“Of  J. A. Watt as a person I know almost nothing, but in E. J. Ackroyd’s chess column in the Hastings & St. Leonards Observer in 1922 there’s a satirical reference to Watt ‘with a long Corona-Corona cigar, ... busy putting up a smoke barrage in the hopes of obscuring his own game’, and subsequently ‘exchang[ing] his Corona for a Calabash and eventually succeed[ing] in asphyxiating his opponent’, from which we may deduce that he was a heavy smoker (maybe it went with the profession of hotelier!).”
    Mr. Ravilious’s account of J. A. Watt shows what wonderful detail can be gleaned from local chess sources.  The bungling with the Watts versus Watt name confusion is, of course, my own fault, though original sources have proven quite difficult at times to read and even at times inaccurate.  In this instance, my sources are unfortunately squirreled away in a particularly difficult area to locate, and so I will simply take the blame for assuming “Watt” in fact meant “Watts,” thus by default, as it were, exonerating the Nottingham Guardian, my original source, from generating the confusion.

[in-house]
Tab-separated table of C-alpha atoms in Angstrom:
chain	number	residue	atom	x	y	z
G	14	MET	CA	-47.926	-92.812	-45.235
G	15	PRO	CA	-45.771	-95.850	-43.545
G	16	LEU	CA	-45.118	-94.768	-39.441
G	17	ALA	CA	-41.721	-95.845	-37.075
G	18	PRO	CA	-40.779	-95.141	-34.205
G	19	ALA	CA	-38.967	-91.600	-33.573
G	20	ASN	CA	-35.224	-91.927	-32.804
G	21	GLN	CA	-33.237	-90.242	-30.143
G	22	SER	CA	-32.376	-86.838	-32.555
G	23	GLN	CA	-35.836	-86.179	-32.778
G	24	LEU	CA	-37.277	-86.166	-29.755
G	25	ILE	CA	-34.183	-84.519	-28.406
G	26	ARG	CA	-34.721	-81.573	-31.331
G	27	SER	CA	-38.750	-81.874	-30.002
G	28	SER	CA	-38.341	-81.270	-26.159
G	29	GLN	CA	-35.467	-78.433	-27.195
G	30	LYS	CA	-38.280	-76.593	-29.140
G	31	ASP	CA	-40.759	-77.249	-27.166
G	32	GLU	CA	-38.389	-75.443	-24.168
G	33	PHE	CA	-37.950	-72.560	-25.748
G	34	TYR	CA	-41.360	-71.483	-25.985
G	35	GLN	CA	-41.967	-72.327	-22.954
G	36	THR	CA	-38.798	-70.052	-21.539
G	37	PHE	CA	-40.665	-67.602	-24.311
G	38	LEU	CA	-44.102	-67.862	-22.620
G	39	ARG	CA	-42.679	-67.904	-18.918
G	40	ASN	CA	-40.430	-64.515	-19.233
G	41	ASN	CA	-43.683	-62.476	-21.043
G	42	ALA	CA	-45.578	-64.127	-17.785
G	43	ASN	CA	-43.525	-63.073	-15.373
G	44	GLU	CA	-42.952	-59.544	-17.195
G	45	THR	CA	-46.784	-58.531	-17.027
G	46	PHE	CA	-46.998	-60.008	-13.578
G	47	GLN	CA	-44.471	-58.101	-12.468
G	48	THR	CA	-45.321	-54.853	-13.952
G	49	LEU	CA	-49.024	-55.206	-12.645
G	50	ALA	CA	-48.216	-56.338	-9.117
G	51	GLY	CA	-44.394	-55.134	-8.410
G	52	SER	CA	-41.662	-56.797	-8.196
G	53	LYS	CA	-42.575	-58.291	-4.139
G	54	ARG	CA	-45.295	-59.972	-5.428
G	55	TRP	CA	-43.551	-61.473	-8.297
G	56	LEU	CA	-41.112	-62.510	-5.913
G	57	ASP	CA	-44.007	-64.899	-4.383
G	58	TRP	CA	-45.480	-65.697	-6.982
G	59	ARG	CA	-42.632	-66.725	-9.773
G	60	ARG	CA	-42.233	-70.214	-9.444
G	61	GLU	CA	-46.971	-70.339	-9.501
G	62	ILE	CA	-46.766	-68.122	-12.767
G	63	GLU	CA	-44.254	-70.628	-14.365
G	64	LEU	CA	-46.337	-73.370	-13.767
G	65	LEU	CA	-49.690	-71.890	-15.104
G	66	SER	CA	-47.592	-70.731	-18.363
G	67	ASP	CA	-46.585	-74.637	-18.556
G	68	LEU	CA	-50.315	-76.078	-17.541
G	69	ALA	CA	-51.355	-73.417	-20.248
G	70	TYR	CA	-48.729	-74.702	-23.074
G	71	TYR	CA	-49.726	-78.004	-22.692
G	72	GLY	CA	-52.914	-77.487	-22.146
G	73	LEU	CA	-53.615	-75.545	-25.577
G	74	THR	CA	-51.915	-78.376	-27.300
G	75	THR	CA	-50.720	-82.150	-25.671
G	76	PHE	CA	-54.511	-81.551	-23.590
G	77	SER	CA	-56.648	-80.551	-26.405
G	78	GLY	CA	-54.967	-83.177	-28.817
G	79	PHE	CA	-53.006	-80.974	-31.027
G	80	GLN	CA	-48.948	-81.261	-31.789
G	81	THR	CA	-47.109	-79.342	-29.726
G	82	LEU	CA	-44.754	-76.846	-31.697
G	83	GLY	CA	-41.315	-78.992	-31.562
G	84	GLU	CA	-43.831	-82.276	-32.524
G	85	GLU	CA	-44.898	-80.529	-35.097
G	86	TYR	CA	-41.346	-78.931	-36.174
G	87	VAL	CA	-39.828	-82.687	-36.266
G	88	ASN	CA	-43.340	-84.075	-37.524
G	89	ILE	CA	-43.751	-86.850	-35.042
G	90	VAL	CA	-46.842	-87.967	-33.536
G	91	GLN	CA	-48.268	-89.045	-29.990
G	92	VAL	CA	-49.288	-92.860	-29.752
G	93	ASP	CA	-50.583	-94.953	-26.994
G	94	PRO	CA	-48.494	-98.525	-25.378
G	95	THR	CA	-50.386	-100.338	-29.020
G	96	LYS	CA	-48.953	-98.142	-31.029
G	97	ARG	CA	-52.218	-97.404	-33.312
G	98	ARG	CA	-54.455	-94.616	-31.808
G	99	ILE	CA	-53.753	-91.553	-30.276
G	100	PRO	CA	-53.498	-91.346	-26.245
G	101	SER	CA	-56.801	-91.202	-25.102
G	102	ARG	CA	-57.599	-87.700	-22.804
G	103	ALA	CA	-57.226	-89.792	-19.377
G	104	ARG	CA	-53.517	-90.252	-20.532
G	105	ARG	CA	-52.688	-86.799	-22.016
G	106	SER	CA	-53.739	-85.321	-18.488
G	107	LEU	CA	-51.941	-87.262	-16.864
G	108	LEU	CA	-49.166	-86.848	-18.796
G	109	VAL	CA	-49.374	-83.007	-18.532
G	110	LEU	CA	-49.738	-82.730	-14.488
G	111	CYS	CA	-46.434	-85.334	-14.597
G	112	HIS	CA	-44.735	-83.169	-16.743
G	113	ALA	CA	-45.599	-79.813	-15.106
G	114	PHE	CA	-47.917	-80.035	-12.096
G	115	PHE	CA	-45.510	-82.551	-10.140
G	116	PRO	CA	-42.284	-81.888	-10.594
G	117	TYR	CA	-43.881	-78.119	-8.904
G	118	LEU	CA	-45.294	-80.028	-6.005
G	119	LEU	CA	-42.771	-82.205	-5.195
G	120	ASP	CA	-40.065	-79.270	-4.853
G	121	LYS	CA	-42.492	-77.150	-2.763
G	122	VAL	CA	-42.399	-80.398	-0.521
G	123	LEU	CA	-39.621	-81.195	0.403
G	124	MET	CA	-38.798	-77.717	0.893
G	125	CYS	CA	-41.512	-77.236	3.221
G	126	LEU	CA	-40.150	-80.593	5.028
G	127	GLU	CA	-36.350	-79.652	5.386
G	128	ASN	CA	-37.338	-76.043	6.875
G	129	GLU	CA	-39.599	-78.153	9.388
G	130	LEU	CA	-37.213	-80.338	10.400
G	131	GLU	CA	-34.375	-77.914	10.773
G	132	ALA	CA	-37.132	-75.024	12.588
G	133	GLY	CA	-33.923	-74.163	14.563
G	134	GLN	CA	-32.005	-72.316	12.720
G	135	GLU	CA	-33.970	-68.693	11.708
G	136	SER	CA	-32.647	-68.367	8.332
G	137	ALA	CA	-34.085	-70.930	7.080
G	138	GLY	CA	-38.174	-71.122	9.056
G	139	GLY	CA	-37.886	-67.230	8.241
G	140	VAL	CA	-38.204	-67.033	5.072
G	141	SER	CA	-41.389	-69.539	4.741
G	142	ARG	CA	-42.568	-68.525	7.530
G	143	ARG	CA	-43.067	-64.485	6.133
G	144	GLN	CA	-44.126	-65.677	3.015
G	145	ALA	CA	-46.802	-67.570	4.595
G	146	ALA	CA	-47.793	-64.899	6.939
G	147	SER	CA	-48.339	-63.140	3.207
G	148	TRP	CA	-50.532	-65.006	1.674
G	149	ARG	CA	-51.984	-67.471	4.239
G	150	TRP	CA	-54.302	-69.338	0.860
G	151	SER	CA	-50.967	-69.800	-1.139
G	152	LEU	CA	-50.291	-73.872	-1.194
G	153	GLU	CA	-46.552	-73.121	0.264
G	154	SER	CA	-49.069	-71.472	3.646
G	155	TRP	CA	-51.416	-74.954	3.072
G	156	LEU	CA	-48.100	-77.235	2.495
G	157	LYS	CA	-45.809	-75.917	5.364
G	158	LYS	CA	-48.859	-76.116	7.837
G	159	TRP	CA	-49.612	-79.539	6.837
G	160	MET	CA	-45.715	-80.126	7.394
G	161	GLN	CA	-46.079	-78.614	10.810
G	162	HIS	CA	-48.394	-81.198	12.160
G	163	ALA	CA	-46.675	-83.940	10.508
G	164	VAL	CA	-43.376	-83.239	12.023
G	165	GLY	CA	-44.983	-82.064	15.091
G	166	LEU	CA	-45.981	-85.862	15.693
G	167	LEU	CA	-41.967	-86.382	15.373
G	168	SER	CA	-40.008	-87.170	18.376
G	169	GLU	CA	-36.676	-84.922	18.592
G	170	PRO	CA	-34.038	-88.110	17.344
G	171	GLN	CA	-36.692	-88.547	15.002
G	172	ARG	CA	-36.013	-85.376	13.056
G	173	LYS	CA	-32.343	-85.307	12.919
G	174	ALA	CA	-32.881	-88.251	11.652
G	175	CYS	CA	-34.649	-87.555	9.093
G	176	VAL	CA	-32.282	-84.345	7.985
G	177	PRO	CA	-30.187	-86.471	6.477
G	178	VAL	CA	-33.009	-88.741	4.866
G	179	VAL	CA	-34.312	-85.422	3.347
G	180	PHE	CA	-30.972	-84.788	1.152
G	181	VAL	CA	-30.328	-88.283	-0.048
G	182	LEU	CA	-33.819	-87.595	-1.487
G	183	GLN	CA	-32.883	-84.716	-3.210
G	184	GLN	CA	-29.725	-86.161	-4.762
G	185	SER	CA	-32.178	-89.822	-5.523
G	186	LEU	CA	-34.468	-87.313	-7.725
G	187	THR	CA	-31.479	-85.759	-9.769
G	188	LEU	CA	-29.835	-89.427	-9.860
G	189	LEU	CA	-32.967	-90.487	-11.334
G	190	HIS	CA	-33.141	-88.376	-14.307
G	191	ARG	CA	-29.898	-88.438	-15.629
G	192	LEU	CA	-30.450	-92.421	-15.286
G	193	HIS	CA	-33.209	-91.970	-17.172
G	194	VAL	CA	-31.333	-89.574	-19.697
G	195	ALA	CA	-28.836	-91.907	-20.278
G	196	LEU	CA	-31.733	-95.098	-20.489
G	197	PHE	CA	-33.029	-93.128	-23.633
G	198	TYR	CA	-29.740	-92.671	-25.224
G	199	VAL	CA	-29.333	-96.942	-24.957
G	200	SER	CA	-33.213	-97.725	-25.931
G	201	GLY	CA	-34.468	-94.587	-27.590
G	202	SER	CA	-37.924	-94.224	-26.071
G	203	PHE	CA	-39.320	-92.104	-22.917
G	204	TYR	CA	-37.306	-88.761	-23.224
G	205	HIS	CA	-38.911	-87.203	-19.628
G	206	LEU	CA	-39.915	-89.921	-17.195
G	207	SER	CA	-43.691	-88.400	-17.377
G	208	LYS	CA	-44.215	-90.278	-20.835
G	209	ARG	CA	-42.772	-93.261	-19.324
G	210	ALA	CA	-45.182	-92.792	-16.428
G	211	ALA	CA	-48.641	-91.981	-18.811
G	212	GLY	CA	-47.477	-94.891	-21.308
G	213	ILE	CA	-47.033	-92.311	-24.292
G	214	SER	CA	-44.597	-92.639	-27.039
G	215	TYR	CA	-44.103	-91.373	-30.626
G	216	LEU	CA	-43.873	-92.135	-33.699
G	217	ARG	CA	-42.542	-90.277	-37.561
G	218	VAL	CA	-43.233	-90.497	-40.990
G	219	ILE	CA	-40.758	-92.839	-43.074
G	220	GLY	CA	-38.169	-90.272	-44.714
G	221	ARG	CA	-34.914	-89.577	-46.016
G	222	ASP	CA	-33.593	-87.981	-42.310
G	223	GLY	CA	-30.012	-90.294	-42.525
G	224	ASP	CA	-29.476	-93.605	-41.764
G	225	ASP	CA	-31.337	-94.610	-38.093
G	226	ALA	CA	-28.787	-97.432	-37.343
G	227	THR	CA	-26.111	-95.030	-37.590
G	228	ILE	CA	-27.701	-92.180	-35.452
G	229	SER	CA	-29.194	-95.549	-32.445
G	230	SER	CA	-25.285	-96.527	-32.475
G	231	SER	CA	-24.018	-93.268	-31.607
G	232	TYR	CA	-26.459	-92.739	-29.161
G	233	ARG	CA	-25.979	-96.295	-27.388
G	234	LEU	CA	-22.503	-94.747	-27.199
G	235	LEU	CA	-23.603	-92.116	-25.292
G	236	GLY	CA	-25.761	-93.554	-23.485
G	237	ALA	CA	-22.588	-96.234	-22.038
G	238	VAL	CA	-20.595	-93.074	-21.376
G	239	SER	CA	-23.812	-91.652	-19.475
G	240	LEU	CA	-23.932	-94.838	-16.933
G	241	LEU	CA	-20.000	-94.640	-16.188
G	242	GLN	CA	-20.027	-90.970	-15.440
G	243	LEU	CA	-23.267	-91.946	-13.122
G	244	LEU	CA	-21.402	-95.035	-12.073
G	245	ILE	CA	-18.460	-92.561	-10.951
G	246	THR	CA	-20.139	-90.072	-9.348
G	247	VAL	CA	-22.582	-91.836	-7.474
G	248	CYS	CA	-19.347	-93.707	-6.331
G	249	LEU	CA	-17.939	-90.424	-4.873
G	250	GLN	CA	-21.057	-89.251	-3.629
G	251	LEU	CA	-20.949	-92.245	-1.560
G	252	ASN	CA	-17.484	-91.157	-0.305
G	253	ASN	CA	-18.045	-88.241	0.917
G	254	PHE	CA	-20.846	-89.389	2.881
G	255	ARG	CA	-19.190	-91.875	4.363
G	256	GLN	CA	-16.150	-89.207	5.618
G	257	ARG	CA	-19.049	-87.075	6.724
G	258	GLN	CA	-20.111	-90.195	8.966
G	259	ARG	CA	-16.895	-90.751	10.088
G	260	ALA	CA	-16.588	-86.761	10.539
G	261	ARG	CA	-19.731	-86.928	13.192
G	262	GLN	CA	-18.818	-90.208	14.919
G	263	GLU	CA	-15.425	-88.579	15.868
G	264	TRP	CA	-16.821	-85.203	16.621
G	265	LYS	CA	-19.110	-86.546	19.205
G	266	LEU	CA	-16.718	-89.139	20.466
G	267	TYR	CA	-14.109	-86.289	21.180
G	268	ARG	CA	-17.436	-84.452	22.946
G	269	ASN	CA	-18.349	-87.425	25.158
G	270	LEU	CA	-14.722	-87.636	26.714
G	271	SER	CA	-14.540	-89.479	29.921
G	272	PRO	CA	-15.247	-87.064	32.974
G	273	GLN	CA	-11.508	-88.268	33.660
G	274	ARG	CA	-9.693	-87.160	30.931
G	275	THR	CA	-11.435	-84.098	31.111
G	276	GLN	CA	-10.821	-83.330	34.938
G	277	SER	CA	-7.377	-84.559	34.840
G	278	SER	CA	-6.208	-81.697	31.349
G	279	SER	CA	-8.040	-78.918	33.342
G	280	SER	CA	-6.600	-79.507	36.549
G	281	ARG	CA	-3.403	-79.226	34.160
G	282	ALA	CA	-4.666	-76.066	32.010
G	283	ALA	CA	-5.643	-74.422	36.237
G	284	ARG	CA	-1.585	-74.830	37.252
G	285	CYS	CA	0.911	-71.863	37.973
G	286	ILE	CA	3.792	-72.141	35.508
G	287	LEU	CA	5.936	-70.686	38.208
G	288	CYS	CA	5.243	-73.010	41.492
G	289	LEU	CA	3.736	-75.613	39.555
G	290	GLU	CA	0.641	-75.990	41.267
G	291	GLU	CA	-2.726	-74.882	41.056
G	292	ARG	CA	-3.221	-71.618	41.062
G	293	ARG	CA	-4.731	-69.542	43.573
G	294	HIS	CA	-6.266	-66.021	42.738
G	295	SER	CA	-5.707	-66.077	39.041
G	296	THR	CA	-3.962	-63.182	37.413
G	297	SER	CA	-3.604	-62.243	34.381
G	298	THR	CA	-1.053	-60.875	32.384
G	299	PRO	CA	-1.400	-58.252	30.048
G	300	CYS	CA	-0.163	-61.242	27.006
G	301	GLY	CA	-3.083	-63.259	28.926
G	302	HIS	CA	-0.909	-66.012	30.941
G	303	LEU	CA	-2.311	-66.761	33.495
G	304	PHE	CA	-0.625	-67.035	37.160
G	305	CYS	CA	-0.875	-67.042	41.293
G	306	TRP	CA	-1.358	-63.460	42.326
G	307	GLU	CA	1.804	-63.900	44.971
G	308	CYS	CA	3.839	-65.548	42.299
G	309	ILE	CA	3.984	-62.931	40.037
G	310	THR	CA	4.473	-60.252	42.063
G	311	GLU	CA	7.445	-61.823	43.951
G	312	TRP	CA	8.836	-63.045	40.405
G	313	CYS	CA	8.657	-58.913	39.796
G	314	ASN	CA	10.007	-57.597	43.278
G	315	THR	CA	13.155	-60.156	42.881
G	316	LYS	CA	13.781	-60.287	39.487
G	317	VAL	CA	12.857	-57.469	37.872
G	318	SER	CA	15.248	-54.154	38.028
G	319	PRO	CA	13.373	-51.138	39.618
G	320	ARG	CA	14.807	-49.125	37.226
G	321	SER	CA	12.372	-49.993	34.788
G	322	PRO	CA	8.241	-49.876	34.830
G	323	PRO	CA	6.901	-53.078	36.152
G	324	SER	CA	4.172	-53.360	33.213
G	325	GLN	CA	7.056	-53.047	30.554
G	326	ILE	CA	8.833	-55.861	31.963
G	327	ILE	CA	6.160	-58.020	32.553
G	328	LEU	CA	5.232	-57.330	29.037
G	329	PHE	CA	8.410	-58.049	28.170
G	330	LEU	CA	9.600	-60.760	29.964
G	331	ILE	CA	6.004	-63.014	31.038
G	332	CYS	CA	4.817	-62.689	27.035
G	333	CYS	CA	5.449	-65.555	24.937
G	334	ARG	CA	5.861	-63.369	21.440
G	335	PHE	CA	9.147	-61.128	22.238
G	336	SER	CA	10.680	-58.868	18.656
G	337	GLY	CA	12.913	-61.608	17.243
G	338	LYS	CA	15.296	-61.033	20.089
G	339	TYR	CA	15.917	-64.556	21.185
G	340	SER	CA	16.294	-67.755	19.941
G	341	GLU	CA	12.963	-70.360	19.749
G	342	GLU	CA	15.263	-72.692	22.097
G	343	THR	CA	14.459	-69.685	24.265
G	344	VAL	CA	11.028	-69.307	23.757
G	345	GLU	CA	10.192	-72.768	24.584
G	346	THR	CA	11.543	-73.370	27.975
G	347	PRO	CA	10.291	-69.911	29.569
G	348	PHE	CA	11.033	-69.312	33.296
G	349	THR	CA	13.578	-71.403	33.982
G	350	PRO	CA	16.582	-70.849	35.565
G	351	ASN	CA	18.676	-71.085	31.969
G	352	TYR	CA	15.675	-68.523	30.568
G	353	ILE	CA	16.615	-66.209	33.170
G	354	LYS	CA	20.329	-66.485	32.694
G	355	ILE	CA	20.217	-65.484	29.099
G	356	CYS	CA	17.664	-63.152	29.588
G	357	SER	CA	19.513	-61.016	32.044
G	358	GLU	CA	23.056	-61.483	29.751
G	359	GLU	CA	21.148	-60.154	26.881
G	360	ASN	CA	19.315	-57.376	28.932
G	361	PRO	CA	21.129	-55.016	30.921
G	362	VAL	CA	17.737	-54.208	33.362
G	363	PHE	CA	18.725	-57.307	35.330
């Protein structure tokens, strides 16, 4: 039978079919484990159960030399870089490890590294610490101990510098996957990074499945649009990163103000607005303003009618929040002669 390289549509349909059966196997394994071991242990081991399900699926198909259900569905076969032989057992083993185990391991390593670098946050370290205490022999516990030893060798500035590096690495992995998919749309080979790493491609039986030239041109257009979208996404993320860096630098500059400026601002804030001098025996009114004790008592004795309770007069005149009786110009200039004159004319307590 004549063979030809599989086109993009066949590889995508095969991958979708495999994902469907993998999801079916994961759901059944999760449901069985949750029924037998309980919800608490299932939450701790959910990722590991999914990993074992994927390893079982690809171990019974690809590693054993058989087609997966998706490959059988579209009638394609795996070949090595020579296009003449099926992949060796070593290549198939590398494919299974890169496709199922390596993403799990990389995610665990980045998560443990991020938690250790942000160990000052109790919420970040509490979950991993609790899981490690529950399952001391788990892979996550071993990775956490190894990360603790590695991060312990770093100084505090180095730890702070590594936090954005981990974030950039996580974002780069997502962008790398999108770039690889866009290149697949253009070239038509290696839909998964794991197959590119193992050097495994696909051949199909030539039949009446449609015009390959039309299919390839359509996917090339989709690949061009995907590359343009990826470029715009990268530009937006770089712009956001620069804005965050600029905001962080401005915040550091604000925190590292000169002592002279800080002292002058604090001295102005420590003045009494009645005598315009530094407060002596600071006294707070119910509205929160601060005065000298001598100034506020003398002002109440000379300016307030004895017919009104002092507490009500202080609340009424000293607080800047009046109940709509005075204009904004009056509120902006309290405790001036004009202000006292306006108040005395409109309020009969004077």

While the error is of course unfortunate, its correction is interesting as well.  Certainly the information Mr. Ravilious provides concerning J. A. Watt is every bit as fascinating, down to the use of tobacco smoke as a tactical device over the board, as anything in Napier about William Henry Watts.  I am exceedingly grateful to Mr. Ravilious, and should another edition of Napier ever become feasible, his corrections and contributions shall be noted, with pleasure.